Hrothgar cast his eyes downward for a brief moment before looking back at Leomourn , “Yes…and your father is Haradon Stalkingwolf, my Father’s Brother. He left us many years ago before you were born. My father, King Tyric, and I have only just learned of your survival, so I have been sent to find you, for our kingdom of Giliforde stands upon the verge of destruction, cousin Leomourn, and you may be the only one that can save it.”
Leomourn’s face went pale and he looked towards Sneed, who now backed away from him cautiously, afraid of being associated with someone with so much responsibility. When he saw the closest thing he had to a father backing away from him at a moment like this, Leomourn’s heart sank. But then he looked over to see Amarella smiling at him. In that instant he knew he could save an entire kingdom. He knew he could do anything as long as he had her by his side.
“Cousin, you have my vow, I will save the treasure of Giliforde!” Leomourn proclaimed.
“The what?” Hrothgar asked.
“The Kingdom of Giliforde! What’d I say?”
Whatever touching moment that might have been in the works was ruined as three more mysterious figures jumped through the front window’s of the inn.
“Oh come on, the door was already open! Do you know how expensive those windows were?” Darella shouted.
The three were clad in black cowls and leather armor. The two largest intruders stood, drawing battle axes wrought of black iron, and flanked the third intuder, a small, stout female who chanted a diabolical language in a husky voice.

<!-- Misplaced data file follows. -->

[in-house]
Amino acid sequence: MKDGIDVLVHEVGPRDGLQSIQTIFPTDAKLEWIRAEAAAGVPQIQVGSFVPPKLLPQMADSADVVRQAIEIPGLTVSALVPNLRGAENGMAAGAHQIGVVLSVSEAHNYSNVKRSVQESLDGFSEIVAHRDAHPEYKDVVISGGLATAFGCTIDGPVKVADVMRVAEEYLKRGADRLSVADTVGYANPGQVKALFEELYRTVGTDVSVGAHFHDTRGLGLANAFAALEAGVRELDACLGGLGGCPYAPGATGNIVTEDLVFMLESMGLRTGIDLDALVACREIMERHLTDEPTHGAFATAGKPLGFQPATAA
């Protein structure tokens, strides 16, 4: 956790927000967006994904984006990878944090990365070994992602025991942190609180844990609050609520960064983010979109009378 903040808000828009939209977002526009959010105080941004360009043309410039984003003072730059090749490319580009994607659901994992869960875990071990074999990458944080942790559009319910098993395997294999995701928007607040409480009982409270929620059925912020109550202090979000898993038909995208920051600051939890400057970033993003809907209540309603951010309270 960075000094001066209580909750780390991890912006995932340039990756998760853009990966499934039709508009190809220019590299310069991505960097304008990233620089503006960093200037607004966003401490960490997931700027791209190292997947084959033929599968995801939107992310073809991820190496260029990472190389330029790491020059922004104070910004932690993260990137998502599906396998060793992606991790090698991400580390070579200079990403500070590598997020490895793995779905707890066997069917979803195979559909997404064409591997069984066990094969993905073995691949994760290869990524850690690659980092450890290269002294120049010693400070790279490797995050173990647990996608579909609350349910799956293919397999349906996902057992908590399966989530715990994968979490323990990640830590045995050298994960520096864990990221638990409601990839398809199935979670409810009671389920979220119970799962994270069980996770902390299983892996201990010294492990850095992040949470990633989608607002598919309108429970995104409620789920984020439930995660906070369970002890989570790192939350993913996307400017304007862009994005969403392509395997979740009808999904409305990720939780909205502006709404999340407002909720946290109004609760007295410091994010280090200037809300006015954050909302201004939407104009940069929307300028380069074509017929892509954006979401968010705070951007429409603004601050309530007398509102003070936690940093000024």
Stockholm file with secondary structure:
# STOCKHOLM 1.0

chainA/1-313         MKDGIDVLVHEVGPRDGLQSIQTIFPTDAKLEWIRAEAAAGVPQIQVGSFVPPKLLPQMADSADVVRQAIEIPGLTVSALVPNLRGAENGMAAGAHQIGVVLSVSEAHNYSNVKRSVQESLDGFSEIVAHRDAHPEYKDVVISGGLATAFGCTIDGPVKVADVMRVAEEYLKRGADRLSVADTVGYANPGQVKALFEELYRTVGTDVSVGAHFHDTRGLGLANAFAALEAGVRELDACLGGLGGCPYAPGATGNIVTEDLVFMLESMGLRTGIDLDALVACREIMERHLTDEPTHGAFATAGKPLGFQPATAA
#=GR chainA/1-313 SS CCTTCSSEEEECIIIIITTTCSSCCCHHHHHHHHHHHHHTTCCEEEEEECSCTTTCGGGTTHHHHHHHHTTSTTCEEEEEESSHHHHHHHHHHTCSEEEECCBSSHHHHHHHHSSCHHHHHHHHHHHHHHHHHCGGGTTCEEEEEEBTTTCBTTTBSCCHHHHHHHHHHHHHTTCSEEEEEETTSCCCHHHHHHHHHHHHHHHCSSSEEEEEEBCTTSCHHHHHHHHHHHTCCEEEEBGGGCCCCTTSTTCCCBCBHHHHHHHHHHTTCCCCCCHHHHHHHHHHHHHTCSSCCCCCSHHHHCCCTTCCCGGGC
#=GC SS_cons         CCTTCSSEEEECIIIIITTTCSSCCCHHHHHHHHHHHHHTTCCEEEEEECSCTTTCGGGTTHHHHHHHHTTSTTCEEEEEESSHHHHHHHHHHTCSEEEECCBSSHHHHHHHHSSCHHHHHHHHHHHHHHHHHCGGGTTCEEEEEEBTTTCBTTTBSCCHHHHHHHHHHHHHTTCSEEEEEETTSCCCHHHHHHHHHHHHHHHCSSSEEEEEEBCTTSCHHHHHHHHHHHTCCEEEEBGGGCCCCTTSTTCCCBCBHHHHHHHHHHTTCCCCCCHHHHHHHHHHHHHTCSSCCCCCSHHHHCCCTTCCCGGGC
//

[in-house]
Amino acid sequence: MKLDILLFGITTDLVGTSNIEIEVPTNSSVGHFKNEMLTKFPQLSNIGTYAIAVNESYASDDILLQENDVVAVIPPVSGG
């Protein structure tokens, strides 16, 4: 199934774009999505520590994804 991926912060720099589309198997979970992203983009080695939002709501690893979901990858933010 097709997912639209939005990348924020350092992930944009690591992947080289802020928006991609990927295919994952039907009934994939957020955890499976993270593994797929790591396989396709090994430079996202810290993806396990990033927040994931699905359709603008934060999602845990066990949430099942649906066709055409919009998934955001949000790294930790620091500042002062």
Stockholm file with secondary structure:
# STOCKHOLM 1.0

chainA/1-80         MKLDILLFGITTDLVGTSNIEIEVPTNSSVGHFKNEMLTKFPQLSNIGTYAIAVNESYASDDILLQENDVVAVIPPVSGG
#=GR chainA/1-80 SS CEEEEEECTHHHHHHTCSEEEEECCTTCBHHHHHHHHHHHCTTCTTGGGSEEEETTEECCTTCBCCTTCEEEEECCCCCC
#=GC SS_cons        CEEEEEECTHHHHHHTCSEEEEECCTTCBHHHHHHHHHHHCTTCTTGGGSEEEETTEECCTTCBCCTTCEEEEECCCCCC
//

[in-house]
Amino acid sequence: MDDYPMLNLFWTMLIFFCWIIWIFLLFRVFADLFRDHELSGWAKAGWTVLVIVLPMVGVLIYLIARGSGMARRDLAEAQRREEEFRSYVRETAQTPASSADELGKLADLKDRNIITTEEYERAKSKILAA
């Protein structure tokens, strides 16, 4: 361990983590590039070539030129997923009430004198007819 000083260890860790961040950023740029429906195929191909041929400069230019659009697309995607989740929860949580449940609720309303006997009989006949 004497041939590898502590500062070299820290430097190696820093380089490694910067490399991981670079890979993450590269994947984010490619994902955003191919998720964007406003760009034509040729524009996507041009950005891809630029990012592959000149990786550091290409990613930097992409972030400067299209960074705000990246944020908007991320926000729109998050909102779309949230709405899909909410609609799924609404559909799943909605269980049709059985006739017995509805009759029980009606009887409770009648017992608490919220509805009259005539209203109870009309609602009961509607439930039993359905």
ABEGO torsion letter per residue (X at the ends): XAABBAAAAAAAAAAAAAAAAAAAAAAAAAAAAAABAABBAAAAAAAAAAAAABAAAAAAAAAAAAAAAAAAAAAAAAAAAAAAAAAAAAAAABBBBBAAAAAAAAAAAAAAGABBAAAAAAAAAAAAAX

Hrothgar’s bodyguards cast off their robes and charged the intruders without hesitation. The two axe-men only lowered their guard and laughed at them as their diminutive partner finished her incantation, sending a wave of energy cascading over the charging bodyguards whose suddenly napping bodies tumbled head over heels into a pile at the feet of the waiting axe-men.
As their axes fell, their partner stepped forward and drew back her cowl. She was a dwarf, silver hair ornately braided, her strong, angular features pitted and scarred from a lifetime of toil and battle. “Give up the Heir to the Throne and the rest of you get to walk out of here. A few survivors’re usually good for publicity anyway.”
Hrothgar stood defiant and drew forth his twin swords, pointing them at the intruders he smirked, “None of you shall lay a finger on Hrothgar Stalkingwolf.”
“What makes you think we want you, ignorant dog?” the dwarf sneered at him as she raised her hand. Bright blue bolts of arcane energy arced outwards from her fingertips, enveloping Hrothgar and sending his twitching body flying backwards past the others.Nobody knew much about him, the only people he talked to in this metropolis were his love Amarella Darkeyes and her twin sister, Darella. The two sisters ran and owned an inn. This is how they lived, peacefully. Perhaps too peacefully, maybe even prosaic.
Until the flaxen, ghostlike warrior came to shore on a dragon-headed ship and told Leomournthat his uncle’s kingdom of Giliforde was suffering a curse that had no cure. King Tyric had asked the Elven Geomancers and the dwarven thaumaturgists, and everyone else on the continent of Rienland. There was no answer and when their ancient ties and oaths were spent, Tyric was hopeful that blood ties would prove best.